TU Graz Study on E-Scooter Accidents: More Helmets and Less Speed Reduce the Injury Risk

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The project SURF team (from left): Martin Schachner, Desiree Kofler, project lea
The project SURF team (from left): Martin Schachner, Desiree Kofler, project leader Christoph Leo and research team leader Corina Klug from the Vehicle Safety Institute at TU Graz. Image source: Lunghammer - TU Graz
By Falko Schoklitsch

A team from the Vehicle Safety Institute at TU Graz has used Human Body Models to investigate accidents involving electric scooters and identified the most important factors for preventing serious injuries.

The use of e-scooters has increased significantly in recent years, but so has the number of accidents involving this relatively new form of transport. At the same time, knowledge about injury mechanisms in this area was still very limited. In

Put on a helmet, decrease speed and get off the pavement

As is also the case for other groups of vulnerable road users, the study found that when riding an e-scooter, a helmet can reduce the risk of head injuries drastically - in this case by up to 44 percent. It also showed that a ban on e-scooters on pavements and footpaths makes sense. The simulations showed that collisions with pedestrians often result in serious injuries. In addition to the ban, a speed limit would bring more safety in this regard - the same applies to single e-scooter accidents. For example, the risk of head injuries to pedestrians is reduced by up to 49 percent when the collision speed is reduced from 25 km/h to 15 km/h. In contrast, in collisions with passenger cars, it is mainly the speed of the car that plays a major role in the level of injury risk. Collisions with cars travelling at 40 km/h can cause severe to fatal head injuries to e-scooter riders.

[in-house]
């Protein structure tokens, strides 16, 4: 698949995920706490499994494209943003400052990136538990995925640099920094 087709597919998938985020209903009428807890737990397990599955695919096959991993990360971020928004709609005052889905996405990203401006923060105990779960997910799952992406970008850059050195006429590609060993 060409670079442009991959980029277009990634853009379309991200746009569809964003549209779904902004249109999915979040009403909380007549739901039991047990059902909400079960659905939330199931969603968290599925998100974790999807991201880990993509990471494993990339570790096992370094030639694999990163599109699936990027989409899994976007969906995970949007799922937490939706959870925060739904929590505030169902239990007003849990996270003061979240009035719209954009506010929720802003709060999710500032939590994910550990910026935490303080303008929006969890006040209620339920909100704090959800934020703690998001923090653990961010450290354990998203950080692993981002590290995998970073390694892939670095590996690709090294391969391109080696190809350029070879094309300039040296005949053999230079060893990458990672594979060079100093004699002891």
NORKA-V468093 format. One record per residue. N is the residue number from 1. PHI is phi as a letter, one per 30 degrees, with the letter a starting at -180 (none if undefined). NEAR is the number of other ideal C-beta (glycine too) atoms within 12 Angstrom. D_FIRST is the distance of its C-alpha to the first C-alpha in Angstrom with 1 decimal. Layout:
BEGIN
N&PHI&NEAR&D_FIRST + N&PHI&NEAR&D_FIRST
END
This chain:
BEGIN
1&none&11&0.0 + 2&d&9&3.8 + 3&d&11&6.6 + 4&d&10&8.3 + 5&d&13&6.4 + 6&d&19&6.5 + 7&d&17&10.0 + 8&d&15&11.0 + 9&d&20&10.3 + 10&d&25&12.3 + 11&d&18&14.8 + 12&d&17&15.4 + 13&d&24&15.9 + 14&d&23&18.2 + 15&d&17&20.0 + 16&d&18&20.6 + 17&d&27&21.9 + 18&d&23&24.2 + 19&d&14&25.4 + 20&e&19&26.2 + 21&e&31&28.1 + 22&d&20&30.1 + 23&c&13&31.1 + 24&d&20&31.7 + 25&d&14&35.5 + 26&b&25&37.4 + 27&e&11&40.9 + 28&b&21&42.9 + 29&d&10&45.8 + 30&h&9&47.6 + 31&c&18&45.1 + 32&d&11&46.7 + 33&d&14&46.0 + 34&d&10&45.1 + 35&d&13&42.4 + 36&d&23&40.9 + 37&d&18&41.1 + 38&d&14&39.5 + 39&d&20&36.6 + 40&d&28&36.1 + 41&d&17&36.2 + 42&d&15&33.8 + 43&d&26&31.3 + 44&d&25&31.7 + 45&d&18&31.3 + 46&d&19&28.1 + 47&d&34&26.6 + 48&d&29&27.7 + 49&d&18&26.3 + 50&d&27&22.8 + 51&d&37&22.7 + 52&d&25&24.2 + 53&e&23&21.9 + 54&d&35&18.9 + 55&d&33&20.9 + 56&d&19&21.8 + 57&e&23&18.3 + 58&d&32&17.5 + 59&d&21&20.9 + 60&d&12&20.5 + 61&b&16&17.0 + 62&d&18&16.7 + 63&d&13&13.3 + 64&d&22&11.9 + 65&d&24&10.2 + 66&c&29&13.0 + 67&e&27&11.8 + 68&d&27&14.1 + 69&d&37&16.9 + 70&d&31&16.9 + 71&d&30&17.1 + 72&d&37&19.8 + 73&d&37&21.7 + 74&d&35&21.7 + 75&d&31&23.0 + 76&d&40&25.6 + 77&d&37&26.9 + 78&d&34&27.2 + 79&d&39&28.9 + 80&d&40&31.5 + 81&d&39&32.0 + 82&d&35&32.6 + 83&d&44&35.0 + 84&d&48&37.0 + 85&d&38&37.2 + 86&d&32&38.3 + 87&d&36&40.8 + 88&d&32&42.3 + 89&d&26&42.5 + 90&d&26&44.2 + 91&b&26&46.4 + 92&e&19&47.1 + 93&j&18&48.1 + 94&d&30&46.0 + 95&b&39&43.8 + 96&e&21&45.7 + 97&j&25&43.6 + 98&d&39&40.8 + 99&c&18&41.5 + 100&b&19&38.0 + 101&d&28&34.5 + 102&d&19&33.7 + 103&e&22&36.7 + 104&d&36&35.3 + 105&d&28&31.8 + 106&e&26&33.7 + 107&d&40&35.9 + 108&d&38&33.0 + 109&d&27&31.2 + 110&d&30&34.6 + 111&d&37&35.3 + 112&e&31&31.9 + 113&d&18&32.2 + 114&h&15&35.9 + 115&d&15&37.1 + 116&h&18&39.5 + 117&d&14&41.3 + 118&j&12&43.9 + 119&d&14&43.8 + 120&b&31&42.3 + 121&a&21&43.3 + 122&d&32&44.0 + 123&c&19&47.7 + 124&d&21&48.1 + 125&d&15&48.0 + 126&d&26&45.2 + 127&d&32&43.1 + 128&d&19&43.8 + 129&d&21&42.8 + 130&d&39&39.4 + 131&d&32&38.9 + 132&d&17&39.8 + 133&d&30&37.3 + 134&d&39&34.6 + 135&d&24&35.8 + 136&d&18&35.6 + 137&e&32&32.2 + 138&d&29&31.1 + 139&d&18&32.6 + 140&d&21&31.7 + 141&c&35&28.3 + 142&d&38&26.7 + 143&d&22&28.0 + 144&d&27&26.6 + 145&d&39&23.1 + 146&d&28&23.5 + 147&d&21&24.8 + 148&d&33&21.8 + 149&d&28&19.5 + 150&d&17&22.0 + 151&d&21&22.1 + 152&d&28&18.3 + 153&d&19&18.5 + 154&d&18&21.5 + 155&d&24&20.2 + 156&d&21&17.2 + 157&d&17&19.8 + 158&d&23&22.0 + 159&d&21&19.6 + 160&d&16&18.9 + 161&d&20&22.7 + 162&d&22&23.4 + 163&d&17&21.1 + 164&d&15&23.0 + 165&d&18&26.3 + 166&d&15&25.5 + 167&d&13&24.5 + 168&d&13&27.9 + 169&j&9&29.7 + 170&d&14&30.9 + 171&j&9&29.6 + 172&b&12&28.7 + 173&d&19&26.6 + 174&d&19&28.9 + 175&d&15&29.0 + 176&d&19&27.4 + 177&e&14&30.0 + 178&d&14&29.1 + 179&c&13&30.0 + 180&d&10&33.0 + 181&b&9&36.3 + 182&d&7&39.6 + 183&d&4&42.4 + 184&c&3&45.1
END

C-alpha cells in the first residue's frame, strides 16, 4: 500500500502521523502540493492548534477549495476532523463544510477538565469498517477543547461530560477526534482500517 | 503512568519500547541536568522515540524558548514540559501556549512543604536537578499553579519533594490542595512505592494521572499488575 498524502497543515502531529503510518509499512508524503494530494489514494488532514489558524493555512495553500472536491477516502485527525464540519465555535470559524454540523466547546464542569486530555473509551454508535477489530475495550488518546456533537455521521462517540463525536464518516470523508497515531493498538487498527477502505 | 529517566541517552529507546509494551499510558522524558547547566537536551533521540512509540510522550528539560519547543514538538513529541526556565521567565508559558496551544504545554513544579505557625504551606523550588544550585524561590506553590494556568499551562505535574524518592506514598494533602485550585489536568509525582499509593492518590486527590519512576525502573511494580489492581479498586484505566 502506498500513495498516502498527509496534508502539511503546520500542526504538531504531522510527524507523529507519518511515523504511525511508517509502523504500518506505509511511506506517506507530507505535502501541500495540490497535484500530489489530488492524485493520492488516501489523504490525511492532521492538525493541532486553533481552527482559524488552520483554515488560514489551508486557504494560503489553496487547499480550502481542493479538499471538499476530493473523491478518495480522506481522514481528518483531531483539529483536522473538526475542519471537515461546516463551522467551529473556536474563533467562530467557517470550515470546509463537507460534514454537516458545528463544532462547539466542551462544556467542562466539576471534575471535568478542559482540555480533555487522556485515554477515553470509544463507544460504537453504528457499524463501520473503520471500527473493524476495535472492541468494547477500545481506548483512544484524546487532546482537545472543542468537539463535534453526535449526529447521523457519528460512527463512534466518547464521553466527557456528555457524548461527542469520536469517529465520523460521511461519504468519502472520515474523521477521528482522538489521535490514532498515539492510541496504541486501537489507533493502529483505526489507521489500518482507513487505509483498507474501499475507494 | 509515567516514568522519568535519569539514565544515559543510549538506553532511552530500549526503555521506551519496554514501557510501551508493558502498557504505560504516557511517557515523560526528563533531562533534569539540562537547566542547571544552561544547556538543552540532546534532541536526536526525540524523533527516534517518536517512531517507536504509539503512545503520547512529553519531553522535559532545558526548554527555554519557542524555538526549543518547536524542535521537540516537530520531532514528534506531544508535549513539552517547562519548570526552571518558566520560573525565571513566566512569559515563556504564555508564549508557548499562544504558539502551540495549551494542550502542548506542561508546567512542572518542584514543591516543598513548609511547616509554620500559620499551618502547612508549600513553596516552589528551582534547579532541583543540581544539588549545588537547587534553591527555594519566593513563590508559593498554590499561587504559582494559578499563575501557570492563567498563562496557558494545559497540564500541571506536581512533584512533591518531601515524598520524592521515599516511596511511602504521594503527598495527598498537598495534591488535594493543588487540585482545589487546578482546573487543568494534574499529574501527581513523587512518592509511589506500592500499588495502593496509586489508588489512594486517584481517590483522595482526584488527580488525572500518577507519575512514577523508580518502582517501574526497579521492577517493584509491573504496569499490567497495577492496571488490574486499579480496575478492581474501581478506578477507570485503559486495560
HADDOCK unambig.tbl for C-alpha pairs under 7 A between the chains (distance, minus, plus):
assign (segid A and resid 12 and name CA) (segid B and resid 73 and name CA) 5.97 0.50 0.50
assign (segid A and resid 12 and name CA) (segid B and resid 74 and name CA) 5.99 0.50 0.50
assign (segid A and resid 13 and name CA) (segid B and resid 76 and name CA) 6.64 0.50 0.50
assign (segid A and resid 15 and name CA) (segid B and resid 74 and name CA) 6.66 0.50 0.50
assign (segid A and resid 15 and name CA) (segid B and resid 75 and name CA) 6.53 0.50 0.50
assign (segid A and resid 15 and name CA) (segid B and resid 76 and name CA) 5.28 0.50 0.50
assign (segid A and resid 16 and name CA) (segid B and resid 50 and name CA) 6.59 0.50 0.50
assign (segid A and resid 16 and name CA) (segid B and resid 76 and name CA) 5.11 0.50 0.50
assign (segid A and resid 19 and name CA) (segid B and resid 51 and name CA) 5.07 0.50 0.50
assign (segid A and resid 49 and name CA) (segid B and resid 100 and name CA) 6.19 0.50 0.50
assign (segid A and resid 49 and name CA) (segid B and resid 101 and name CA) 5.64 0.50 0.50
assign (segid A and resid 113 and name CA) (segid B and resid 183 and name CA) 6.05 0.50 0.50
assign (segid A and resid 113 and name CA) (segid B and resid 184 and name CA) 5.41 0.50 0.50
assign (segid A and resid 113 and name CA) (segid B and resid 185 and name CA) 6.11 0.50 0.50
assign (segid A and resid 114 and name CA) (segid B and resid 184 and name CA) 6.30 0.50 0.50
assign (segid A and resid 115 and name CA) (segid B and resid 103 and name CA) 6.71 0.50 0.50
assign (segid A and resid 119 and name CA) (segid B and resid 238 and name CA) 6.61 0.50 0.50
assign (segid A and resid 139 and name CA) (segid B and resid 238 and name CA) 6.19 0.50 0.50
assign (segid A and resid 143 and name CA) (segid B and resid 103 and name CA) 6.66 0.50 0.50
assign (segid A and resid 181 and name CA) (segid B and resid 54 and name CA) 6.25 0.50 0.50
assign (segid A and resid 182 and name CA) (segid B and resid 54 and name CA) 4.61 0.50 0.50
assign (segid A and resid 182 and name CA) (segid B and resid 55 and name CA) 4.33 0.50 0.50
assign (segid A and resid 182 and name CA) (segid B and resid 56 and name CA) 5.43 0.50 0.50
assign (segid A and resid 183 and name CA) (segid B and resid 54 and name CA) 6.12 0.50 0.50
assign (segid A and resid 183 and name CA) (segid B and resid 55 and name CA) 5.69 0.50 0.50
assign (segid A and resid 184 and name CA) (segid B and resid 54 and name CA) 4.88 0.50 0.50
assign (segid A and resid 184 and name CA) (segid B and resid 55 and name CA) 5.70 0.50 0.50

A reduction in the maximum permitted speed of e-scooters would also benefit unexperienced drivers. As part of the study, there were experiments with volunteers in which the driving behaviour of the e-scooter riders was examined in order to determine their riding pose for simulations with Human Body Models. This showed that even unexperienced drivers often rode at the top speed of their e-scooters, although they were still very unsafe on the road.

From literature analysis to simulation

In order to obtain realistic results for the study, the team led by project manager Christoph Leo, research group leader Corina Klug, project assistant Desiree Kofler and university assistant Martin Schachner first analysed the accident events on the basis of literature, accident records and videos in order to derive boundary conditions for the simulation. Subsequently, the tests with volunteers to determine the riding pose were combined with Human Body Model simulations, which were developed with the involvement of the Vehicle Safety Institute, in order to be able to predict injuries in accidents. From this, a simulation matrix could be created that made it possible to answer the project questions.


"Because e-scooters are a very young form of mobility, we broke new ground in this project in order to be able to analyse the injury risk in e-scooter accidents. There were previously not many studies on this," explains Christoph Leo. "However, after analysing the simulated accidents with the Human Body Models, a very clear picture emerged. Wearing a helmet and reducing the driving speed, especially around pedestrians, can prevent many serious injuries. It would be even more important that e-scooters comply with the ban on driving on pavements and footpaths. In general, the risks of this form of mobility seem to be underestimated, which is why an increasing number of injuries is expected in the coming years. You are safer in road traffic on foot or by bike and simultaneously do something good for yourself and the environment. Anyone who really needs to ride an e-scooter, please at least put on a helmet."

This research is anchored in the Field of Expertise " Mobility & Production ", one of five strategic foci of TU Graz.

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